Musgrave thinks highly of Carr’s football IQ and trusts him to run, in essence, a multitude of different systems. It’s not uncommon to see the Raiders, in the span of a few drives, spread out with three or four receivers and throw quick strikes and screens, then go to two backs and two tight ends and pound the ball, or run play-action. And they have myriad personnel groupings and designs that fall in between these packages.
When you change up your looks so acutely, you tend to draw predictable coverages. Think about it from the defense’s perspective: you’re facing an offense that does a litany of things, but practice time is finite. You can’t devise a special plan for everything. And so you identify a handful of formations that you’re going to defend the same way as you did earlier in the year against a similar team. That way you’re at least calling something your players have worked on before.
The problem for the defense is that these decisions are evident on film. Musgrave and his staff see these tendencies and scheme ways to exploit them. The beneficiary is usually Amari Cooper, already the NFL’s most patient (and maybe diverse) route runner.
A great illustration of Musgrave using a formation wrinkle to create opportunities for Cooper came against the Falcons in Week 2.
The blockers who give Cooper and Carr time to execute these sort of designer plays are also helped by Musgrave’s system. Many believe Oakland’s offensive line is the AFC’s best. And maybe it is. With size and mobility inside (guards Kelechi Osemele and Gabe Jackson, and center Rodney Hudson), it’s a group capable of all forms of run blocking, from inside zone, where power is king; to outside zone, where mobility rules; and on pull-blocks, where vision and coordination are imperative. This versatility is important because Oakland’s backs are all runners who need the aid of quality blocking. Latavius Murray, DeAndre Washington and Jalen Richard aren’t space-creators or tackle-breakers.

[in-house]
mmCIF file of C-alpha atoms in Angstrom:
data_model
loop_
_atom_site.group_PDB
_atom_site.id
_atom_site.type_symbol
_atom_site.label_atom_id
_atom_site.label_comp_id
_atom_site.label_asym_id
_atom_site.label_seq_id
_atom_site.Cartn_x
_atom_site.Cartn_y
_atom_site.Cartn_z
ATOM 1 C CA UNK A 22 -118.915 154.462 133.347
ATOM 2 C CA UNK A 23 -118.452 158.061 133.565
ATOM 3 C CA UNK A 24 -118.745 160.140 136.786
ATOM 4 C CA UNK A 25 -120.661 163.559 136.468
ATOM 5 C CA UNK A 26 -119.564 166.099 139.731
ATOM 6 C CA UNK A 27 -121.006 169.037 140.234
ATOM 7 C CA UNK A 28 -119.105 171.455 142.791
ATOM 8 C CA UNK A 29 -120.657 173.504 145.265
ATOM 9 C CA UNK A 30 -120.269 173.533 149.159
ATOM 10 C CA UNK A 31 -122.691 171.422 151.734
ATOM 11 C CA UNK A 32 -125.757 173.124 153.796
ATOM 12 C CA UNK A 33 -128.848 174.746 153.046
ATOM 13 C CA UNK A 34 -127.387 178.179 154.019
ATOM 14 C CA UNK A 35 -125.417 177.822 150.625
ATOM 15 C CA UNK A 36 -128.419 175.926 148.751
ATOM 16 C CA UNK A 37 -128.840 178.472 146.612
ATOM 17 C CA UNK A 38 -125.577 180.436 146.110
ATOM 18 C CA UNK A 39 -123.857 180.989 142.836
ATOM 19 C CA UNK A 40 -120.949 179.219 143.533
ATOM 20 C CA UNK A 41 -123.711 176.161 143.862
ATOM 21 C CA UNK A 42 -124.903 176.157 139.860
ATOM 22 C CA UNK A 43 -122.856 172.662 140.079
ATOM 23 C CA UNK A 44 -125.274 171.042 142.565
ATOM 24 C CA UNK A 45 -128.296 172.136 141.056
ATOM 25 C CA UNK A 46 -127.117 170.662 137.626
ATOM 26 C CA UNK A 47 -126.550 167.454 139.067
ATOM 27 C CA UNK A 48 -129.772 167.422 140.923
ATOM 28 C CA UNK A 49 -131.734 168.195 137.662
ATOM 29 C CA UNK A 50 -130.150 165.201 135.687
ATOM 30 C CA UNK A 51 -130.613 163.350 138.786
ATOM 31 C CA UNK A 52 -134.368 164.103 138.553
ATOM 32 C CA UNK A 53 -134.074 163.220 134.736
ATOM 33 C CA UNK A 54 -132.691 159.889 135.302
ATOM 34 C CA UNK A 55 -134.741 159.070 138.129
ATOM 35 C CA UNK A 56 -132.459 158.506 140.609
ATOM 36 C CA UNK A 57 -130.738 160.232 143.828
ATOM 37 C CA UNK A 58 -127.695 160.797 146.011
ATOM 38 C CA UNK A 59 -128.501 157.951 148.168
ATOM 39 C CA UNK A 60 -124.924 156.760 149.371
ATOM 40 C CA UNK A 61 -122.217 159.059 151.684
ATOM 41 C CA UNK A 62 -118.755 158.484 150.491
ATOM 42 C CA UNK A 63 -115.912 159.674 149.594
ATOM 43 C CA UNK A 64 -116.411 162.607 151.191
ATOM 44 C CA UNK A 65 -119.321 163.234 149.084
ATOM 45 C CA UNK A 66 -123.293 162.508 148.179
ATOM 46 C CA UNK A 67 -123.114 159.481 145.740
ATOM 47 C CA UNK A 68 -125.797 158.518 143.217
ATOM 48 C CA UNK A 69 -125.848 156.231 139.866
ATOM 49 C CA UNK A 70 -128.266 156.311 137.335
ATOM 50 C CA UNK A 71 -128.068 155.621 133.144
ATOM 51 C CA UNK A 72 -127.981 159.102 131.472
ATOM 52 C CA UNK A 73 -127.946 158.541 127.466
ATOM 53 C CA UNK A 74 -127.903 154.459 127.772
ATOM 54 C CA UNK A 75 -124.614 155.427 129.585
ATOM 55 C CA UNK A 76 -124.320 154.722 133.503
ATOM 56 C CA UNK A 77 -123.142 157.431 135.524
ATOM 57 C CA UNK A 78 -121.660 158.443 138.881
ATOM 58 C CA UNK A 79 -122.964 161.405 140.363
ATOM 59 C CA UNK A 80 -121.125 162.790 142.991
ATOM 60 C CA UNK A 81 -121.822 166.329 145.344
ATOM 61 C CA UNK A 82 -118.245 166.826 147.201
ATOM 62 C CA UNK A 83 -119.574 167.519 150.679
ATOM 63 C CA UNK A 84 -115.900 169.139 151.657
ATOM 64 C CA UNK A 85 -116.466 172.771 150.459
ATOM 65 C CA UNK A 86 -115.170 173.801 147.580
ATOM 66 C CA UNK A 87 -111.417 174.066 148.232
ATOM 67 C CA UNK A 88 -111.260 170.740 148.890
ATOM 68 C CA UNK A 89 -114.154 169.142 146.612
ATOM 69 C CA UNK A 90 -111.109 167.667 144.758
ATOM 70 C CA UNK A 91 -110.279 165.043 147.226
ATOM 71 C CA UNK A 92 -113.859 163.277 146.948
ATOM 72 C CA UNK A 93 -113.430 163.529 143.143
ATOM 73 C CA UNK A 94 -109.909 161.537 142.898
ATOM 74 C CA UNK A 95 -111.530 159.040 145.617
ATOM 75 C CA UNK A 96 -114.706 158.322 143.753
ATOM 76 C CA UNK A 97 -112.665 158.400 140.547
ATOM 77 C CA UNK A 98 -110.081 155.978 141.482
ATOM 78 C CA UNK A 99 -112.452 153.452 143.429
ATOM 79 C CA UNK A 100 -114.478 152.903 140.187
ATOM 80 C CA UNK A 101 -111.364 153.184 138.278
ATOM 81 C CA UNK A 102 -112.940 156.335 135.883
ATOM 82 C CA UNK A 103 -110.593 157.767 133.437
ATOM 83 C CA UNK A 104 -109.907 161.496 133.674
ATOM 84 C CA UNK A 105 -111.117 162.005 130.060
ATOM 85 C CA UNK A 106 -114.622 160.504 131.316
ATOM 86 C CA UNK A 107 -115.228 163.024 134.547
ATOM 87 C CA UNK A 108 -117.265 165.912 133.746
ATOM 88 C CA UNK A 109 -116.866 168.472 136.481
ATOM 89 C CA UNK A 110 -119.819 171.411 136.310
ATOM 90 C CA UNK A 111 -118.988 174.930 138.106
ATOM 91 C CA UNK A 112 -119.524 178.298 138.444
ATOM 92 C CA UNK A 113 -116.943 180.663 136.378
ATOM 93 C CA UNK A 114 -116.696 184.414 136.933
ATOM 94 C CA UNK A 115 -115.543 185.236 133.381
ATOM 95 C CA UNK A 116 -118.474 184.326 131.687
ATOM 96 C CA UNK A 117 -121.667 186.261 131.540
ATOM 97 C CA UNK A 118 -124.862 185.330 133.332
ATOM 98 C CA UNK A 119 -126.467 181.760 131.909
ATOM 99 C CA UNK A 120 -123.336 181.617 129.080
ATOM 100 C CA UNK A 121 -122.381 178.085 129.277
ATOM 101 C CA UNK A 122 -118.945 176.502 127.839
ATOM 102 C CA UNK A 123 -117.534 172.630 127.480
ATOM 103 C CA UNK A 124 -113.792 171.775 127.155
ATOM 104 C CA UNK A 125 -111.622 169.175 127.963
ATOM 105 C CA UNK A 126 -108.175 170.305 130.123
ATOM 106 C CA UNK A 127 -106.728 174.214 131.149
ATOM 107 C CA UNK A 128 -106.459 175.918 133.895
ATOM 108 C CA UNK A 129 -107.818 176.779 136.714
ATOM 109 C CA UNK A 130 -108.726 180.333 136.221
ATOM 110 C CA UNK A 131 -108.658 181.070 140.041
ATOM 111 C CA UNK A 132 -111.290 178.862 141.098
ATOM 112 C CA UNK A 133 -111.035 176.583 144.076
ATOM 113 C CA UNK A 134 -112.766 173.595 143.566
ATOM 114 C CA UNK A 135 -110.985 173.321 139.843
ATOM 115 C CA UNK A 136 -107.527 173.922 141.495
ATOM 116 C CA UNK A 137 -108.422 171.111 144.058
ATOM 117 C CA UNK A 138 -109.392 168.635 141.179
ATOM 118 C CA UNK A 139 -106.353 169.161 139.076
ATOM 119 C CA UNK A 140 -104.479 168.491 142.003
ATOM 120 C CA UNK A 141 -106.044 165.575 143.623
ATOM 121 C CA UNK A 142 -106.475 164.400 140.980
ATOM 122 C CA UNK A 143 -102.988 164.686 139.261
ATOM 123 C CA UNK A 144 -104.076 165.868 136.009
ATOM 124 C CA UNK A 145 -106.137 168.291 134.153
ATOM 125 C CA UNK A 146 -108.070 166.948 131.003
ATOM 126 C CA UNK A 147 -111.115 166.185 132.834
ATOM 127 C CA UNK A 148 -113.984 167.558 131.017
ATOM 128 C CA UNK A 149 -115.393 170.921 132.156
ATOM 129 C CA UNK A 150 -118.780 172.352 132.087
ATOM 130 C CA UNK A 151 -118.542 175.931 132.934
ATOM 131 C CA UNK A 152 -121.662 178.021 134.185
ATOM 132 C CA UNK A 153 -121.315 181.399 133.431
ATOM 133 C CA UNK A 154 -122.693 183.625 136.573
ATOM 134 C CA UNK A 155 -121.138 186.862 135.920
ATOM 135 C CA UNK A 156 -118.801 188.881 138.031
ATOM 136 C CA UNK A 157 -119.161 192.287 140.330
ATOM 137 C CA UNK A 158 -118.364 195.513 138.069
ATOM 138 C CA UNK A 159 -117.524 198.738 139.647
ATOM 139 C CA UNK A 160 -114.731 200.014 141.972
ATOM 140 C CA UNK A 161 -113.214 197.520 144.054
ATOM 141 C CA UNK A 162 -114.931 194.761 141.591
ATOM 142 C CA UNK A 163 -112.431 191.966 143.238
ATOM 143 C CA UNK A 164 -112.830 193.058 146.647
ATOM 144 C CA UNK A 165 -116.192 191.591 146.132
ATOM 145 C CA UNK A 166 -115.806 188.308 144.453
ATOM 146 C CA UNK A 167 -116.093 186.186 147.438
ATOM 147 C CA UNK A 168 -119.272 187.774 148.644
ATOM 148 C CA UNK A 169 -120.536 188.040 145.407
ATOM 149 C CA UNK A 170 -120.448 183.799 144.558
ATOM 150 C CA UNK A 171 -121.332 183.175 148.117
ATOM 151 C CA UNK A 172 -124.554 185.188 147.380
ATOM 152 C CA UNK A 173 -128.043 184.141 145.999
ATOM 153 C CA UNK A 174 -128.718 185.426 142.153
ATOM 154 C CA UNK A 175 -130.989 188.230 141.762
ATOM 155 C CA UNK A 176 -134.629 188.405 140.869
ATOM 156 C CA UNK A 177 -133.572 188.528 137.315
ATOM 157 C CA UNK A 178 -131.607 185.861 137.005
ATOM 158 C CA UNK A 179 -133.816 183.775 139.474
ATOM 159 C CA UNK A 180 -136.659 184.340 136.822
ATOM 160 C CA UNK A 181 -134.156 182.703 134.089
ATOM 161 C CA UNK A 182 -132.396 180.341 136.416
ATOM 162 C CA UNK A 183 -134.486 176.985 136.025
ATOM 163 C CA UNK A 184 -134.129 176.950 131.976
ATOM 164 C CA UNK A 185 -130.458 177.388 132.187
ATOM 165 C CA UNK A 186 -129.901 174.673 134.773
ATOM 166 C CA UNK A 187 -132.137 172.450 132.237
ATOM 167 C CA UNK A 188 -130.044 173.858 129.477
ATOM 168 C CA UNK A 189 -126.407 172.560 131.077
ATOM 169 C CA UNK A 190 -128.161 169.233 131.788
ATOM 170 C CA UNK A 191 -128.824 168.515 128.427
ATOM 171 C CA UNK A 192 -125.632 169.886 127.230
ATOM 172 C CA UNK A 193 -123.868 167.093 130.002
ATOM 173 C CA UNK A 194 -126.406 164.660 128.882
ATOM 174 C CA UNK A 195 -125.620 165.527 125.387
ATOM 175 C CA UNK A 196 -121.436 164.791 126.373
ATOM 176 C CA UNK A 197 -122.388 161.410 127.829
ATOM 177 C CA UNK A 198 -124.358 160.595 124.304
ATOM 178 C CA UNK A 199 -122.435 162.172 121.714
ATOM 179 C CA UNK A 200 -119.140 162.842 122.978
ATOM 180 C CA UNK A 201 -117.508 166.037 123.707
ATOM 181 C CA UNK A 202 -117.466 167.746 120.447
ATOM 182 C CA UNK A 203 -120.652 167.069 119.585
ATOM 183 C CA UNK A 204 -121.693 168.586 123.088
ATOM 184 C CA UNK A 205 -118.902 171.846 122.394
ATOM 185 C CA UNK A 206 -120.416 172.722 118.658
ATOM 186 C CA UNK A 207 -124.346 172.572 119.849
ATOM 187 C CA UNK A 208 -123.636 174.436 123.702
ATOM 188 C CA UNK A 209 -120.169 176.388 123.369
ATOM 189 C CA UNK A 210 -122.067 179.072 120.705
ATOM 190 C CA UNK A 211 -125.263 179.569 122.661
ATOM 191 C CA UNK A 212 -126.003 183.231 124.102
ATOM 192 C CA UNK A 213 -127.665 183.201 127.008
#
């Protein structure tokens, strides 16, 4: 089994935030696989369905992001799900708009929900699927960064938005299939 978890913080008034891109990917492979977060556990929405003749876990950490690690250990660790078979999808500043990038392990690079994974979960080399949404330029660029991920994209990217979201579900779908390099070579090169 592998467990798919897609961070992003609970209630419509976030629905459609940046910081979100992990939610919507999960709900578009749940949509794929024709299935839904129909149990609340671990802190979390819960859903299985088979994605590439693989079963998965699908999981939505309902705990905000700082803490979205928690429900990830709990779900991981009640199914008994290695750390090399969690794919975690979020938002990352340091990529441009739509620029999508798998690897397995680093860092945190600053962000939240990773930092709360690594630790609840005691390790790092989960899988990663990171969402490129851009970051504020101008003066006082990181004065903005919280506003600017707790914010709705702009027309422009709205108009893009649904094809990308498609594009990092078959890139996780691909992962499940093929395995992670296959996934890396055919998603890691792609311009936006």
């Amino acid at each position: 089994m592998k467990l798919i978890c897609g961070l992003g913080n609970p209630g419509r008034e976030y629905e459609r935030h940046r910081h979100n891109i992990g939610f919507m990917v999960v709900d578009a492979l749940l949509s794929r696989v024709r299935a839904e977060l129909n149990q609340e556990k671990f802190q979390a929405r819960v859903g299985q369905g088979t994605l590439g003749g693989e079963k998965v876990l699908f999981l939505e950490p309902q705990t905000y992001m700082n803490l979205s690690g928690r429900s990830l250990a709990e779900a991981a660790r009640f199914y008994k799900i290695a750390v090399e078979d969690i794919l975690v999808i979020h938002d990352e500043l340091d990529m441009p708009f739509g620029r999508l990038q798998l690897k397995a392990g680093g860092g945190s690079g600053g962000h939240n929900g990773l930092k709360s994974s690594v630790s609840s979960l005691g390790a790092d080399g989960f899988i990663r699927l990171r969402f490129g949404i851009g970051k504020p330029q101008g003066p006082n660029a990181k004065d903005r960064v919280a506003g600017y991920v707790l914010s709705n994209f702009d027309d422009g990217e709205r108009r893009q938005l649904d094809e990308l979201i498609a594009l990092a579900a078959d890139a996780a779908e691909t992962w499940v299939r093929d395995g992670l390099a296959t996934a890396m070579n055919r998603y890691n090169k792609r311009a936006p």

When it comes to pass blocking, however, we really don’t know how good Oakland’s O-line is. Musgrave’s scheme hides the line. When the Raiders spread out, Carr’s quick release is often enacted no later than at the top of a three-step drop. When the Raiders condense their formation and feature extra backs and tight ends, those backs and tight ends are almost always used as additional pass protectors. And if it’s not a back or a tight end, then it’s probably Denver Kirkland, who has played more than 23% of the snaps over the past four games as the Raiders’ sixth offensive lineman on the field. Because the Raiders’ blocking schemes naturally employ extra bodies, Musgrave doesn’t have to change very much schematically with Kirkland in the lineup.
The sets that employ six linemen are just another layer of diversity in this offense. With so many of those layers working well, the Raiders have a chance to go as far as their current record suggests they can. Assuming, of course, that their young quarterback steps up his game.
• Question? Comment? Story idea? Let us know at firstname.lastname@example.org